May 25 - U.S. consumer sentiment jumped to the highest since October 2007 as consumers bet the job market will improve and wages will rise enough to offset higher prices. Conway G. Gittens reports.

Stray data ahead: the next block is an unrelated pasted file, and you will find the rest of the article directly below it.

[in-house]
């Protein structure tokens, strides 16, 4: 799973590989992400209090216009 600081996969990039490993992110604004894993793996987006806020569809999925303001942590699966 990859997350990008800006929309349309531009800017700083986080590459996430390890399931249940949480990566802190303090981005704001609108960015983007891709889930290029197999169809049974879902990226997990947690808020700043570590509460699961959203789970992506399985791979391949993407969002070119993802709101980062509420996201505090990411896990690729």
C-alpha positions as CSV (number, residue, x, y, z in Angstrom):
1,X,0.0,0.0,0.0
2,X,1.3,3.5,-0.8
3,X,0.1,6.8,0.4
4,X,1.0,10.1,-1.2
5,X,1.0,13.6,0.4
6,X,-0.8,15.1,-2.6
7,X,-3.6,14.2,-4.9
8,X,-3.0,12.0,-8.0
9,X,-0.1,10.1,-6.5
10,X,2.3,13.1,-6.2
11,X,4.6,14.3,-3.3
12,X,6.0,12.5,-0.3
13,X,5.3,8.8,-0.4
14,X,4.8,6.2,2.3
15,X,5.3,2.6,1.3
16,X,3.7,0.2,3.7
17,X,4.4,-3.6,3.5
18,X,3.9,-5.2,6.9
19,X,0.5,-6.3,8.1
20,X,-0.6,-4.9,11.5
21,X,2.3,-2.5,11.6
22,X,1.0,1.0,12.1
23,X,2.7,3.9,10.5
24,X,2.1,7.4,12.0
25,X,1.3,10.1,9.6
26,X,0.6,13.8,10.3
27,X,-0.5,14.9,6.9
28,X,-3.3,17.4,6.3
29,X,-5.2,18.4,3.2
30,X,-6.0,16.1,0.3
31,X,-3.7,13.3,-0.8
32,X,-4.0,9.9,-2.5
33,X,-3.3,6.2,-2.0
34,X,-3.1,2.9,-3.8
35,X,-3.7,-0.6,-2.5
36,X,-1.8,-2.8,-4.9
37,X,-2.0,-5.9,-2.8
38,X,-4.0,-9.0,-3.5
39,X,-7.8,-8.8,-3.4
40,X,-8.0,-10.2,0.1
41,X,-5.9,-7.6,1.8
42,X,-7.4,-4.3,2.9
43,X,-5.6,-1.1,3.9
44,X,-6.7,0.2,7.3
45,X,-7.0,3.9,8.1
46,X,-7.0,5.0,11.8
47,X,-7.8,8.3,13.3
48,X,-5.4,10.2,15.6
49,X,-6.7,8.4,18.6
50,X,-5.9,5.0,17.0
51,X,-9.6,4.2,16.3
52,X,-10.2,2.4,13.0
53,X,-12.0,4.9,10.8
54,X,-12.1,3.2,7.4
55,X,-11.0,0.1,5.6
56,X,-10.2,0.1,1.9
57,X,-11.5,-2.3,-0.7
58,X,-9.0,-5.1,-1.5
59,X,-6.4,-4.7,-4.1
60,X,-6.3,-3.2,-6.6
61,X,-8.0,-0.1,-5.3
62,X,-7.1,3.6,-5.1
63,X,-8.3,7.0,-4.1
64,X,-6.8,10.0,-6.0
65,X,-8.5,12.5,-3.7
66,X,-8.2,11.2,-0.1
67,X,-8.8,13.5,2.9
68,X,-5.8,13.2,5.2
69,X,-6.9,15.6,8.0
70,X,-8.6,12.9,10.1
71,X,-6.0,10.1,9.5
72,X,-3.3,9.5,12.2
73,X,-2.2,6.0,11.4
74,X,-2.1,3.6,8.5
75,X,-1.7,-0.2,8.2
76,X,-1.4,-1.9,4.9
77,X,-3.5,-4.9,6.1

PLEASE NOTE: THIS EDIT CONTAINS CONVERTED 4:3 MATERIAL Consumer sentiment rose to a more than four-year high in May, according to the Thomson Reuters/University of Michigan survey. Shoppers remain upbeat about the labor market despite two months of subpar job growth, while high-end consumers expect to see bigger wage increases. Robert Johnson, an economist for Morningstar, says consumers are right to be feeling better. SOUNDBITE: ROBERT JOHNSON, DIRECTOR OF ECONOMIC ANALYSIS, MORNINGSTAR (ENGLISH) SAYING: "One of the problems of this recovery has been a relatively slow growth in what they call personal income, the wage portion of the number has been relatively good, which is supportive and the other thing that is happening now is inflation has come back in a little bit, and so those wage increases will go further." According to data from the Labor Department, Americans earned close to 2 percent more over the 12-month period ended in April, while consumer prices were up just over 2 percent during the same time. To put in plainly: consumer moods brighten when a little bit more in their paycheck is not threatened by $4, $5 gasoline. Those happy feelings could change if job growth, no matter how tepid, turns to job losses. SOUNDBITE: ROBERT JOHNSON, DIRECTOR OF ECONOMIC ANALYSIS, MORNINGSTAR (ENGLISH) SAYING: "I really think it would take a full negative number to do it. In other words instead of gaining a 100,000 or 200,000 jobs we typically gain in a month, if we went to minus a 100,000 then kind of all bets are off, that would kind of spook the consumer." But for now consumers think the labor market will improve and according to the survey more are willing to spend, even for big ticket items. Conway Gittens, Reuters